Steamboat Springs firefighters knock down wildfire in Elk River Estates
Steamboat Springs — As he watched firefighters use chainsaws to hack down smoldering brush in his front yard Sunday afternoon, Bill Fetcher acknowledged he would find a new way to dispose of his fireplace ashes.
About three hours after Fetcher poured the smoldering ashes into a small creek, a fire quickly whipped up and Routt County got yet another reminder of this year’s extended fire season.
“This shows me we’re still in extreme drought,” Fetcher said, adding that he has disposed of his ashes in the creek at his property in Elk River Estates for about 26 years without an incident.
Although the creek was dry Sunday, Fetcher said he didn’t think his actions would cause a fire.
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When the ashes flared up and flames started eating through dry vegetation, his neighbors quickly arrived with rakes and water to help. But the flames were more than garden hoses and the volunteers could handle.
Some vehicles on the gravel road above Fetcher’s home stopped as smoke and flames licked the edge of the roadway.
Steamboat Springs Fire Rescue placed all of its firefighting resources on the blaze that they quickly knocked down before it could jump the gravel road and threaten nearby homes.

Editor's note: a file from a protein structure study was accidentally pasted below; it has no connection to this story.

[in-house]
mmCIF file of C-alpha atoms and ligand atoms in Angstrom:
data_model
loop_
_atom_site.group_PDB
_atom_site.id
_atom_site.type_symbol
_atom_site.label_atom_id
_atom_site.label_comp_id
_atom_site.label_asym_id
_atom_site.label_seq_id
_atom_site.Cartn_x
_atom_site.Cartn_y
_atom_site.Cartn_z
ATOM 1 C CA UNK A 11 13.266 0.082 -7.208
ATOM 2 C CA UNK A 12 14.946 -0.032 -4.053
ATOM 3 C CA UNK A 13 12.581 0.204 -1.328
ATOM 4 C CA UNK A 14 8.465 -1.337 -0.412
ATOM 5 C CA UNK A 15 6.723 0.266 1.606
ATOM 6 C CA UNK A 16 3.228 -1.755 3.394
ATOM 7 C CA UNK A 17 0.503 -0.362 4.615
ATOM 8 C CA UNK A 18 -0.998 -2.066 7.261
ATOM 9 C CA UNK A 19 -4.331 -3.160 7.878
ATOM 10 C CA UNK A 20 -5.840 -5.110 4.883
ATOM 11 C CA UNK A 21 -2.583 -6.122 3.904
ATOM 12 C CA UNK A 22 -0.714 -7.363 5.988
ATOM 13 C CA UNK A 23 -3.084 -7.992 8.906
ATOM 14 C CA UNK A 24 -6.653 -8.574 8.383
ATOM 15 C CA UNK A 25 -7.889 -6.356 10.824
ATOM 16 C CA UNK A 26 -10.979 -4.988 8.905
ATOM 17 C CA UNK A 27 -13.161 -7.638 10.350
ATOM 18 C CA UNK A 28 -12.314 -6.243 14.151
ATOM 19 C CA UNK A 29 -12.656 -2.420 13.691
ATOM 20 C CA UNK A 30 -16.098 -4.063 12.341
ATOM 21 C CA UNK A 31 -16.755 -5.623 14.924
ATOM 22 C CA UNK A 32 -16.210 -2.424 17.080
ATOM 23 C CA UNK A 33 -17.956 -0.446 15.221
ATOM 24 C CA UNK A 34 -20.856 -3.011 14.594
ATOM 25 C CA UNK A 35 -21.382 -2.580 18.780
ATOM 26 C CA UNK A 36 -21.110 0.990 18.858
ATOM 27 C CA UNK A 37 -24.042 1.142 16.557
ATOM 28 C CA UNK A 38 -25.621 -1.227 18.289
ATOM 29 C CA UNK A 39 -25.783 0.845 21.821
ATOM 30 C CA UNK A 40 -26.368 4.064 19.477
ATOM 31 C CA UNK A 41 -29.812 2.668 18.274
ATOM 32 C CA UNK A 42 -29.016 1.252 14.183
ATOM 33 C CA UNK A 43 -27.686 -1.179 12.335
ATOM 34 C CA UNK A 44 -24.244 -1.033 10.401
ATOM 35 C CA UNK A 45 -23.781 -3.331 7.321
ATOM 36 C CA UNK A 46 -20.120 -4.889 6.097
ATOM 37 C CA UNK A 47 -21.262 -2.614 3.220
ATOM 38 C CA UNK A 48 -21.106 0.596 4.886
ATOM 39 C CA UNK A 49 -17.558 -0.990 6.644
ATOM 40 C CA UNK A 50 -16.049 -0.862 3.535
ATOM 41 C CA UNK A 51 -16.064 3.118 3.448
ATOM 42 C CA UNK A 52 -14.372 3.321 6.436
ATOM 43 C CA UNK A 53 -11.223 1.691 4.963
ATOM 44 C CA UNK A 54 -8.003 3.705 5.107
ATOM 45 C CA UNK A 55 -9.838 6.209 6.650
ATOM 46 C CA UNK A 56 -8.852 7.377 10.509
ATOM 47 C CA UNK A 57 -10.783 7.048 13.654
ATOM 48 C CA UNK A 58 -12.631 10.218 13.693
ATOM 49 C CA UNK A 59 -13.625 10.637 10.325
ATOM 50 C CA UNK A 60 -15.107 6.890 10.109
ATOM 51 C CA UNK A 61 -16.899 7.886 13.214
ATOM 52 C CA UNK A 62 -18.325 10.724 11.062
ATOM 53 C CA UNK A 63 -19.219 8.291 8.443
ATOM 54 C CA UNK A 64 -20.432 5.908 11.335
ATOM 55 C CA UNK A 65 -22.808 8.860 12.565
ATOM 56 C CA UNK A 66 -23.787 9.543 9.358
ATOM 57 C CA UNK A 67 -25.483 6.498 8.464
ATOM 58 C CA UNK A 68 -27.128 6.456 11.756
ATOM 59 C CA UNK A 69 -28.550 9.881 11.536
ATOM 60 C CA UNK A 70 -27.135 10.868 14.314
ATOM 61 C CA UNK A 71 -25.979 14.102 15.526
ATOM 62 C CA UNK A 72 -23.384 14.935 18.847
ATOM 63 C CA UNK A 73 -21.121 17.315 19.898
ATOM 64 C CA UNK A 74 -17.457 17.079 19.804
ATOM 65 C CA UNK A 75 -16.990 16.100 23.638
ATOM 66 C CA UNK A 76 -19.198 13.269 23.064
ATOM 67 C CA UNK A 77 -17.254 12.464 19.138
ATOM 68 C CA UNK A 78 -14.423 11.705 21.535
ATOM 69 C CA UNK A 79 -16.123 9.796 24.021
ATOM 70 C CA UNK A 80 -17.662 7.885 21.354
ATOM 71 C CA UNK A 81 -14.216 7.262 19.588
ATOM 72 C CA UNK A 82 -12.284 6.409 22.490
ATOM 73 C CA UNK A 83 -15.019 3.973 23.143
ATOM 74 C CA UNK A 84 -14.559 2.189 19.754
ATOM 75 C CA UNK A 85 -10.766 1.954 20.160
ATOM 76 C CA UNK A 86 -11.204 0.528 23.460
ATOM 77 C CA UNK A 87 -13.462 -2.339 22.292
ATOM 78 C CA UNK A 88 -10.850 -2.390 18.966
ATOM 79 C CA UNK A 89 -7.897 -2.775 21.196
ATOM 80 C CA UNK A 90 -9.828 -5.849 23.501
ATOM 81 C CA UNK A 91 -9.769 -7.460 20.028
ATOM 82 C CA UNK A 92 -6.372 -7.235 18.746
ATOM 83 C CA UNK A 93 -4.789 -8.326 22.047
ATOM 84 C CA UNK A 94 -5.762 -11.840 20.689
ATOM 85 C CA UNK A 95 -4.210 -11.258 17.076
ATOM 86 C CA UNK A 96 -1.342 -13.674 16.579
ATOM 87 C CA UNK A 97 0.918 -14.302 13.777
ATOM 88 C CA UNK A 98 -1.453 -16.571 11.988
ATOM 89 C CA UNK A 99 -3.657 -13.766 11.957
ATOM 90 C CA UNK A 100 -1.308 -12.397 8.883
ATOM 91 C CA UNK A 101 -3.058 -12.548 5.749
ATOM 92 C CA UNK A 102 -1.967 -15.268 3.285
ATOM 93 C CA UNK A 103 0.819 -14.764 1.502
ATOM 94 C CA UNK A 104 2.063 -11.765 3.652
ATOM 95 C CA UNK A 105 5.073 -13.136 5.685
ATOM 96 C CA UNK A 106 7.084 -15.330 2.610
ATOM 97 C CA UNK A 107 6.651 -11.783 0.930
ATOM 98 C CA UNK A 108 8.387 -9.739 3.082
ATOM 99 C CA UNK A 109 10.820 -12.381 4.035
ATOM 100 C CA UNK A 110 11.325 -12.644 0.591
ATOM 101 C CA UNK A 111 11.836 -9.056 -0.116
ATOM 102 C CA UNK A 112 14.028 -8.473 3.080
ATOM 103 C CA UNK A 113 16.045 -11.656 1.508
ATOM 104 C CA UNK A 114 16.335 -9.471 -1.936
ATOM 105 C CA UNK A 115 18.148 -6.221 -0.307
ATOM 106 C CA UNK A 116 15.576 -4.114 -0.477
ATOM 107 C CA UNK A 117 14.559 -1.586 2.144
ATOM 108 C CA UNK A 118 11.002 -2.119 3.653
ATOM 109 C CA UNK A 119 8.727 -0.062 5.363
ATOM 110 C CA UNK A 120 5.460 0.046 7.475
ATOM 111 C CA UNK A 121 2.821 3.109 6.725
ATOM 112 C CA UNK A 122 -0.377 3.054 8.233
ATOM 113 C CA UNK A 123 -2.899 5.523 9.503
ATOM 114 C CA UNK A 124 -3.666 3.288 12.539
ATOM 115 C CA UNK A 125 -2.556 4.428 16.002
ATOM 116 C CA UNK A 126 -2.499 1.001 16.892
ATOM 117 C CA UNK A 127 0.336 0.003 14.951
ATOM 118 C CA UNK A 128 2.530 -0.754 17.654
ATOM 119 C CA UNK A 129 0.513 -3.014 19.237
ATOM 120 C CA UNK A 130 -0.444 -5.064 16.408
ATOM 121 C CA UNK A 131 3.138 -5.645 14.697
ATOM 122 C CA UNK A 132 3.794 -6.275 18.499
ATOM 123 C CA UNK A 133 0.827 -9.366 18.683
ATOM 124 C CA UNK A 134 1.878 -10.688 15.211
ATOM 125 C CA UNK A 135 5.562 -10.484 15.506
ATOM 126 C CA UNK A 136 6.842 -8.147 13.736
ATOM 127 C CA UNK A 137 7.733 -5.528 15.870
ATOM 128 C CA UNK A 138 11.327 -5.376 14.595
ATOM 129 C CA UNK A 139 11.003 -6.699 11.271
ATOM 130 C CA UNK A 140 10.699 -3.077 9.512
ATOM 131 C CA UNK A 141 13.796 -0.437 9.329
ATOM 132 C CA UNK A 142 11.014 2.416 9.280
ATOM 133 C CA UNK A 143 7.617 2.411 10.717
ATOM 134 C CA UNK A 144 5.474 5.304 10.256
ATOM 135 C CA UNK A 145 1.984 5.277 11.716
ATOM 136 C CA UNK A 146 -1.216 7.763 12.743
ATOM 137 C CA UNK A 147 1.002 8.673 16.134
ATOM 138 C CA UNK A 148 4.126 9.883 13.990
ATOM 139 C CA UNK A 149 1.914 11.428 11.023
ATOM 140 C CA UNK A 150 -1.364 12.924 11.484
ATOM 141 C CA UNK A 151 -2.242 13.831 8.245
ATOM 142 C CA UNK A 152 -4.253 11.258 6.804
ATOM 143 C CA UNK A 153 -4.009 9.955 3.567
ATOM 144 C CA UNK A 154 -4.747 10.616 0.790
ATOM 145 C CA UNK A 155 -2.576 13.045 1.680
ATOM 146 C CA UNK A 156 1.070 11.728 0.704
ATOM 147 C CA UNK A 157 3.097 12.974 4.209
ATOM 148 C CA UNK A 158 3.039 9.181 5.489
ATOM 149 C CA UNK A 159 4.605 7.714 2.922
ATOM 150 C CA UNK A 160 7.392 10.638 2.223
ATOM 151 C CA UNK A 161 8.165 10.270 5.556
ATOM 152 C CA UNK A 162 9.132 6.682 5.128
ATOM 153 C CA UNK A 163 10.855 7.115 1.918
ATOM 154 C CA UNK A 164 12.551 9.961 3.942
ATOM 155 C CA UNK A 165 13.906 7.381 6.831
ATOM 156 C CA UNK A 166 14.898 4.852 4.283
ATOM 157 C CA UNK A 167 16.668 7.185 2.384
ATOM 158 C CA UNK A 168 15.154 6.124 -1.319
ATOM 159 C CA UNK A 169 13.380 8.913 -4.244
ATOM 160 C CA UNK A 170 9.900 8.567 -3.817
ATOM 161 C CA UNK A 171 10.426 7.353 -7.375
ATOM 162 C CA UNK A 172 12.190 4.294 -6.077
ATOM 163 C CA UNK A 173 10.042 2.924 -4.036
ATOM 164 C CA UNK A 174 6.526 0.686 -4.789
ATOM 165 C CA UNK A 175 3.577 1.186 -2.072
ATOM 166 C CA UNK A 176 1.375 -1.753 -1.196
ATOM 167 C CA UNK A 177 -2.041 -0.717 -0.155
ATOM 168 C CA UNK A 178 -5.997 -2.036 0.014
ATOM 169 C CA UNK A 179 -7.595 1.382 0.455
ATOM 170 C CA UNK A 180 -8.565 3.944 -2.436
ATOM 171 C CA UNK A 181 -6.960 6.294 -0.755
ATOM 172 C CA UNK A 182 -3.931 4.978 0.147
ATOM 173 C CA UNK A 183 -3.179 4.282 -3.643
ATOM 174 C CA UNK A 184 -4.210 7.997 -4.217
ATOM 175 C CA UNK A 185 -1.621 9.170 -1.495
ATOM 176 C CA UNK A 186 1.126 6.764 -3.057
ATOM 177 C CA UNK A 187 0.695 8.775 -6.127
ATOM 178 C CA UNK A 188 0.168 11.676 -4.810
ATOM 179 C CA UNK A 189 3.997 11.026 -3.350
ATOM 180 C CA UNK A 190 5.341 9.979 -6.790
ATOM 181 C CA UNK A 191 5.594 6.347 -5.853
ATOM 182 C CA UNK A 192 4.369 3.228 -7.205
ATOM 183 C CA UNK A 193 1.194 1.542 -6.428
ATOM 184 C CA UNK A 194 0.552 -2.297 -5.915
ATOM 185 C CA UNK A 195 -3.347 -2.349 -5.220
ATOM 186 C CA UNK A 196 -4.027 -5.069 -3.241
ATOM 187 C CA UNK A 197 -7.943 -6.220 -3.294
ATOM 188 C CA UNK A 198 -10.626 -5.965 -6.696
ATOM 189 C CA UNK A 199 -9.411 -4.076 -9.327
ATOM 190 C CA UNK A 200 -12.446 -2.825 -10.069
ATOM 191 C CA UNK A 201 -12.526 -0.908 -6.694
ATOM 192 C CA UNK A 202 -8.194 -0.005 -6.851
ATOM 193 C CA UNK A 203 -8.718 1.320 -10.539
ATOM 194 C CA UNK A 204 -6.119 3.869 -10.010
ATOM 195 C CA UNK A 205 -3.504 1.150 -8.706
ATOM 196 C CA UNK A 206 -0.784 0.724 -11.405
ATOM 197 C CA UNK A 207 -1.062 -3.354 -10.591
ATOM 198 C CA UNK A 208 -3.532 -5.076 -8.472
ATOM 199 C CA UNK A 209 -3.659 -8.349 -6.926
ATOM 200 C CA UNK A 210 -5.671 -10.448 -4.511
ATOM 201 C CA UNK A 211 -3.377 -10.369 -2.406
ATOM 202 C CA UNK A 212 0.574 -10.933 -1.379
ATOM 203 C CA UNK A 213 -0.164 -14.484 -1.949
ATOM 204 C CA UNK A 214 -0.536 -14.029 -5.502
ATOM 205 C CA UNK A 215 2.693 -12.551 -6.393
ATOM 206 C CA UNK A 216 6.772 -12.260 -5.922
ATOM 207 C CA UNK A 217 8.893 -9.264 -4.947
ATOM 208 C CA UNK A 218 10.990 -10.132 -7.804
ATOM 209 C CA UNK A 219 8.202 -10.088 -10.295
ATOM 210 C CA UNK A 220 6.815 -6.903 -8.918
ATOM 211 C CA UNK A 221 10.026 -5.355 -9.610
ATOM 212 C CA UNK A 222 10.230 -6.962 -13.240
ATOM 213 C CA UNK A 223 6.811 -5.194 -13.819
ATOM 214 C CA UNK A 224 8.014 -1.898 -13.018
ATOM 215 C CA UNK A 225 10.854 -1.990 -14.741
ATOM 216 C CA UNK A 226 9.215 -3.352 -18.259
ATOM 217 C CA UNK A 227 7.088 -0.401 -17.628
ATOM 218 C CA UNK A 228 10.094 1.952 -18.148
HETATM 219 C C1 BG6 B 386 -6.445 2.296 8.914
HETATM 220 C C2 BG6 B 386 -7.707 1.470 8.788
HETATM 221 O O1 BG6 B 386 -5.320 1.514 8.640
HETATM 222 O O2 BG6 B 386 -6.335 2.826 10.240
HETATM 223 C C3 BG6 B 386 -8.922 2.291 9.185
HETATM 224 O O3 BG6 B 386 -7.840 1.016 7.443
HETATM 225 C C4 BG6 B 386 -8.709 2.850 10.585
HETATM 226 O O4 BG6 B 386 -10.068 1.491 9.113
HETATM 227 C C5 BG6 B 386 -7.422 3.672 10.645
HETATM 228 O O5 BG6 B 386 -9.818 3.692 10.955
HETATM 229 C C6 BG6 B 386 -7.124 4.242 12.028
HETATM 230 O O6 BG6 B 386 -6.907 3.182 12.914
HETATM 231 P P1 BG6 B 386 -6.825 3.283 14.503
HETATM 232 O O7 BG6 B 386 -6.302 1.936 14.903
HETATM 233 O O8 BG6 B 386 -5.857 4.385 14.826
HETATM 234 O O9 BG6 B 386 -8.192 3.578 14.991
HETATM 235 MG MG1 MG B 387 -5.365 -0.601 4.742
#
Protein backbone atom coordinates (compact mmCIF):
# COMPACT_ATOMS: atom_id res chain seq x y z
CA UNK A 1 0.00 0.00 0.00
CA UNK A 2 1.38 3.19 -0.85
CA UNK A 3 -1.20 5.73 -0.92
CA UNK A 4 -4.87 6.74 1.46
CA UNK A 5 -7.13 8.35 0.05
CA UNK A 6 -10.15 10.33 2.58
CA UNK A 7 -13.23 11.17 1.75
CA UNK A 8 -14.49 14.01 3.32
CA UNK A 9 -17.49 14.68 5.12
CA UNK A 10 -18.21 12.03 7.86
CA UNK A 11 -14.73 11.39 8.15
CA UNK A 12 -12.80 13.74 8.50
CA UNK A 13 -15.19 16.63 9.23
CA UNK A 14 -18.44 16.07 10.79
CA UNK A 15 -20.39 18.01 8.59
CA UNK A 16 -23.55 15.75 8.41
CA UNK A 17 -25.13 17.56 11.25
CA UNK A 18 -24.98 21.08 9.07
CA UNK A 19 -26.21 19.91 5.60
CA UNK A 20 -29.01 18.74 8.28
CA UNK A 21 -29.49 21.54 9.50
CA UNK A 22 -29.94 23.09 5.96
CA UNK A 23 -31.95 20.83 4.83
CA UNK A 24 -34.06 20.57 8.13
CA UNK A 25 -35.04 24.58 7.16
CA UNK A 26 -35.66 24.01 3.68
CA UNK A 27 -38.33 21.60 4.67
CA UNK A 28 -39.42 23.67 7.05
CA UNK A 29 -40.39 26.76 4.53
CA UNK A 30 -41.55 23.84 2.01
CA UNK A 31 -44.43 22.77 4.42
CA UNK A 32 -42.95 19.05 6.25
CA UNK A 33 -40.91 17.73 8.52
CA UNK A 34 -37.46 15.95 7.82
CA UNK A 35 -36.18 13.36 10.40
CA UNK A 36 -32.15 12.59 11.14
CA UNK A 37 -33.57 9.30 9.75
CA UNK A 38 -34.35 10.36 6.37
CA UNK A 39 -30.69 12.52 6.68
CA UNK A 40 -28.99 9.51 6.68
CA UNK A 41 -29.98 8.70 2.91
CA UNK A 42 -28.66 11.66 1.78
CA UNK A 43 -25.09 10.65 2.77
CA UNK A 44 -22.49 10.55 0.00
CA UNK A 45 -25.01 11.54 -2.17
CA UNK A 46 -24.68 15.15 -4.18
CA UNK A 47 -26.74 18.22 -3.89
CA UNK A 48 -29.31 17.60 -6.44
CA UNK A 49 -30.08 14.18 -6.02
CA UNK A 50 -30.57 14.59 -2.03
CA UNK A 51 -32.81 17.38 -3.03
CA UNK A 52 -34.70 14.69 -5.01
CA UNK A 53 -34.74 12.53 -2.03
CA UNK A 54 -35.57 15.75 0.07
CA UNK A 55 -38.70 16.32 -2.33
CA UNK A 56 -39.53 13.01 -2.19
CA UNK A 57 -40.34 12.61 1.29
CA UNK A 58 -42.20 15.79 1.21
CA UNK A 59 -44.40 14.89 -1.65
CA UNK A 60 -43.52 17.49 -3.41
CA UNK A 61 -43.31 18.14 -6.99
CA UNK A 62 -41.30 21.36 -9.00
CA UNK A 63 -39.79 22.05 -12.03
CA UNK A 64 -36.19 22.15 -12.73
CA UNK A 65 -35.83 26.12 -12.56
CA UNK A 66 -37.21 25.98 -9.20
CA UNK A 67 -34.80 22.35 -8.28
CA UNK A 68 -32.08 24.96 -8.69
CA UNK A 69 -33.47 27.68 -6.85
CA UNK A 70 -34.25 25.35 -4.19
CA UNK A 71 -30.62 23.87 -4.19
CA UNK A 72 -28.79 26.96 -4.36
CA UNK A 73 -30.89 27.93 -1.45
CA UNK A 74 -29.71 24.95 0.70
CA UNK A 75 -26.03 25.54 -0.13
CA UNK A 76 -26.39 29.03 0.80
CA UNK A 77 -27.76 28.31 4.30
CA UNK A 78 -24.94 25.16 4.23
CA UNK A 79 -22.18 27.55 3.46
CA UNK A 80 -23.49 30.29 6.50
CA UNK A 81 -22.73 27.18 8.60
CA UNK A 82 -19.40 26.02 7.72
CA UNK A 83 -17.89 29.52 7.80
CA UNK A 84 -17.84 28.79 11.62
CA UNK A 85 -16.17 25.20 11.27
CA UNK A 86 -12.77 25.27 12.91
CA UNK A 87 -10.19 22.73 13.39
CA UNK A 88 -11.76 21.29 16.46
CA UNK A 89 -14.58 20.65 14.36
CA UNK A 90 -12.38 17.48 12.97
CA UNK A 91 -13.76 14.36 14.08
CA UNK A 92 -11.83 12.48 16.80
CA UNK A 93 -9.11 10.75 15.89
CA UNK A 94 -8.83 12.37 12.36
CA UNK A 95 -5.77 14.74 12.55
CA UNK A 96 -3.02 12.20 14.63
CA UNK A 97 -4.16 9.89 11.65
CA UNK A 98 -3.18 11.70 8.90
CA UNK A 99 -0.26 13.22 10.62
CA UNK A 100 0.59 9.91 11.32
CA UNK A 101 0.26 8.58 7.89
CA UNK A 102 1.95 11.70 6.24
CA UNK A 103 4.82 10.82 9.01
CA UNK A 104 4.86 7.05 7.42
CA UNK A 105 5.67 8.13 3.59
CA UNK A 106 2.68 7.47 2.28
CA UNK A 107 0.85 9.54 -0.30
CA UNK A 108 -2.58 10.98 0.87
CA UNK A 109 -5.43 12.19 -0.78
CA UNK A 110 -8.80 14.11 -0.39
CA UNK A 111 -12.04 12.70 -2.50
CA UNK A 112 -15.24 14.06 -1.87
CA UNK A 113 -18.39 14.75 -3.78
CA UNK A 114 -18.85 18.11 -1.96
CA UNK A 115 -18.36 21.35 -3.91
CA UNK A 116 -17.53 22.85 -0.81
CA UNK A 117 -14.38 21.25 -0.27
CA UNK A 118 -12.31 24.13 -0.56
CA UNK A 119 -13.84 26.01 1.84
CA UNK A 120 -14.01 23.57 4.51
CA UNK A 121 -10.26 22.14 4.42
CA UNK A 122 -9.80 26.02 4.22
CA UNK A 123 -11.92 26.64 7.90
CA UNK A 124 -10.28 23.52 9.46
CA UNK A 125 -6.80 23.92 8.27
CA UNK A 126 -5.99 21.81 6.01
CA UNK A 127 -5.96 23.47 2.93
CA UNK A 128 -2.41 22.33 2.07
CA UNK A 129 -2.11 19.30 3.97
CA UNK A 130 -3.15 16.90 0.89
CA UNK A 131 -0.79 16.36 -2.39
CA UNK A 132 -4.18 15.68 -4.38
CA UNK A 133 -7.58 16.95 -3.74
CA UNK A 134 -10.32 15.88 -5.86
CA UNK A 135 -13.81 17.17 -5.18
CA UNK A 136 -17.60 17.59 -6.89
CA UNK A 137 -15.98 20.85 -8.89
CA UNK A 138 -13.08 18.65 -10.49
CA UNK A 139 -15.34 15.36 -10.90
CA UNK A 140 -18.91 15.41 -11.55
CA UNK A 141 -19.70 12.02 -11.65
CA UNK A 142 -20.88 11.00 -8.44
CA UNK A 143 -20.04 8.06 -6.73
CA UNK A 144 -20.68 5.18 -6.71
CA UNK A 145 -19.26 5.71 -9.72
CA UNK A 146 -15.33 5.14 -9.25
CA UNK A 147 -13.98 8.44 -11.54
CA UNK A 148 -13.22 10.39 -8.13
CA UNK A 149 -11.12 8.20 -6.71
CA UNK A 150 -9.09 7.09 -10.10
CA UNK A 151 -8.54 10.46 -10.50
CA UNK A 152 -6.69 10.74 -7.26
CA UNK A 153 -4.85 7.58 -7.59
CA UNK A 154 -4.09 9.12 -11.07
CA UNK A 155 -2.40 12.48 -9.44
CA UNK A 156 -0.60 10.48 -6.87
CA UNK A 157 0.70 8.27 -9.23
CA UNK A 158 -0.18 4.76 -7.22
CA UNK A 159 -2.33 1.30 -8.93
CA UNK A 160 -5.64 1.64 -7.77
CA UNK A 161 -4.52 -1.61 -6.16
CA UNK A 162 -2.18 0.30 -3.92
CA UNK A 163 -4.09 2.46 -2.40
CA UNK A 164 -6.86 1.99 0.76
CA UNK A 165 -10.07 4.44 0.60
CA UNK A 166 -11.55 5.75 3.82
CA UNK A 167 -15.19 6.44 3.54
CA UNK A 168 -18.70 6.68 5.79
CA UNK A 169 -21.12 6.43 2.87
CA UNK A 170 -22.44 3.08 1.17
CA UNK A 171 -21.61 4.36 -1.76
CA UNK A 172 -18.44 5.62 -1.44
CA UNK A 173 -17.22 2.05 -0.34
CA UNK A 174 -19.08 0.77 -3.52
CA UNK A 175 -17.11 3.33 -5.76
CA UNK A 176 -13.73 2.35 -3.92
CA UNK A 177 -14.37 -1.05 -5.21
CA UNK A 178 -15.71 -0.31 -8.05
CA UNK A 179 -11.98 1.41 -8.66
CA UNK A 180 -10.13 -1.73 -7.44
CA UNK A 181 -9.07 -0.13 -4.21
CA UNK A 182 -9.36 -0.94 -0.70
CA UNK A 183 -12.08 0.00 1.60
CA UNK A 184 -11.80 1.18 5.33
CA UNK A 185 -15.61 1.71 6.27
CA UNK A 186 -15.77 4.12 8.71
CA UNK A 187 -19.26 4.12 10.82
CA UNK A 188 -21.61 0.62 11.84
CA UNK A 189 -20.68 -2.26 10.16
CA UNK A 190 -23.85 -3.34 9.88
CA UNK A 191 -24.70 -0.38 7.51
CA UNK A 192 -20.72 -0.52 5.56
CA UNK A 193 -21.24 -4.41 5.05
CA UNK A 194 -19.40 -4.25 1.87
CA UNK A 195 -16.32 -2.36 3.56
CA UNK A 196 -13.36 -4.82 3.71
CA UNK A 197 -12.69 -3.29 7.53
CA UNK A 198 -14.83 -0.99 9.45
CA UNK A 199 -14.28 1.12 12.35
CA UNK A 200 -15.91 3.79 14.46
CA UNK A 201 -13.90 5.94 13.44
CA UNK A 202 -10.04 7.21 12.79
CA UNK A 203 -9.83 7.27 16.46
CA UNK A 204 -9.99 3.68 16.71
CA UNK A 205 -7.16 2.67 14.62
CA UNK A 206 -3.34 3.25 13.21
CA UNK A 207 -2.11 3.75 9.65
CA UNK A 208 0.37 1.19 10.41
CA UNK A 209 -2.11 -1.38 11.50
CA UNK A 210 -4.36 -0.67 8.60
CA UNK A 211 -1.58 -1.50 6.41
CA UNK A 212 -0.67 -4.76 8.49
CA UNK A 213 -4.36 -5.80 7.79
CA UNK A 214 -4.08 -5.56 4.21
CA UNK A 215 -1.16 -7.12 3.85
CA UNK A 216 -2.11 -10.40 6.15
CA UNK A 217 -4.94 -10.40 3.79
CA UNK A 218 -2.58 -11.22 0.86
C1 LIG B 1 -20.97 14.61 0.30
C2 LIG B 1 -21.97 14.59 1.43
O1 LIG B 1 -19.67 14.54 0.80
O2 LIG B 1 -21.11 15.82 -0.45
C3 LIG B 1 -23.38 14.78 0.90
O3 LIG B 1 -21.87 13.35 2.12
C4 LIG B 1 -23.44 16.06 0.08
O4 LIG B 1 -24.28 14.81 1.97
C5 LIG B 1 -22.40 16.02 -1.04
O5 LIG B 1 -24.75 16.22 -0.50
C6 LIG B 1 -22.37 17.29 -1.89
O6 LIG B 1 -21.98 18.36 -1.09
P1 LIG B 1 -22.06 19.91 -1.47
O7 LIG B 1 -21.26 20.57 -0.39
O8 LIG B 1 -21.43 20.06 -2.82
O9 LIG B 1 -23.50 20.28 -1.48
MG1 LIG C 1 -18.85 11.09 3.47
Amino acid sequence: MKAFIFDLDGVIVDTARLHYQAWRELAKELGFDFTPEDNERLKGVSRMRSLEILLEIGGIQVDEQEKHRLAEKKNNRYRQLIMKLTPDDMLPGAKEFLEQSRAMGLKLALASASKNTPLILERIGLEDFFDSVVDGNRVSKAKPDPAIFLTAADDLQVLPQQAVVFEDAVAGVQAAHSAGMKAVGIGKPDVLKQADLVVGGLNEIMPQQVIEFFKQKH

“The grass is extremely dry. All the other vegetation is really dry. This is what we get when people aren’t being careful with what they burn,” Capt. Scott Hetrick said as fellow firefighters put out the hotspots.
When it initially was reported, the fire was estimated to be burning a 50-by-50-foot area. Hetrick estimated it grew to about 100-by-100. It stayed confined to Fetcher’s property, and it didn’t damage any structures.
Routt County Sheriff’s Office Sgt. Doug Scherar said Fetcher isn’t expected to face any charges or be cited for causing Sunday’s fire.
“It just shows how dry we still are,” Routt County Emergency Management Director Bob Struble said at the scene.
He said Sunday’s fire was similar to the agriculture burn that quickly got out of control last month at the base of Sleeping Giant and consumed about 40 acres of vegetation.
Struble said then that property owners should put off all controlled burns until next year because of the dry conditions and a lack of snowfall.
Weather conditions haven’t changed his recommendation. He said Sunday’s fire and the still-burning Fern Lake Fire in Rocky Mountain National Park serve as reminders of the fire danger across the state, even in December.
The Denver Post reported Sunday the Fern Lake Fire, which started Oct. 9 from an illegal backcountry campfire, more than doubled in size overnight Friday and forced the evacuation of 583 homes early Saturday.
Officials were concerned Sunday that high winds would continue to fuel the blaze.
To reach Scott Franz, call 970-871-4210 or email scottfranz@SteamboatToday.com
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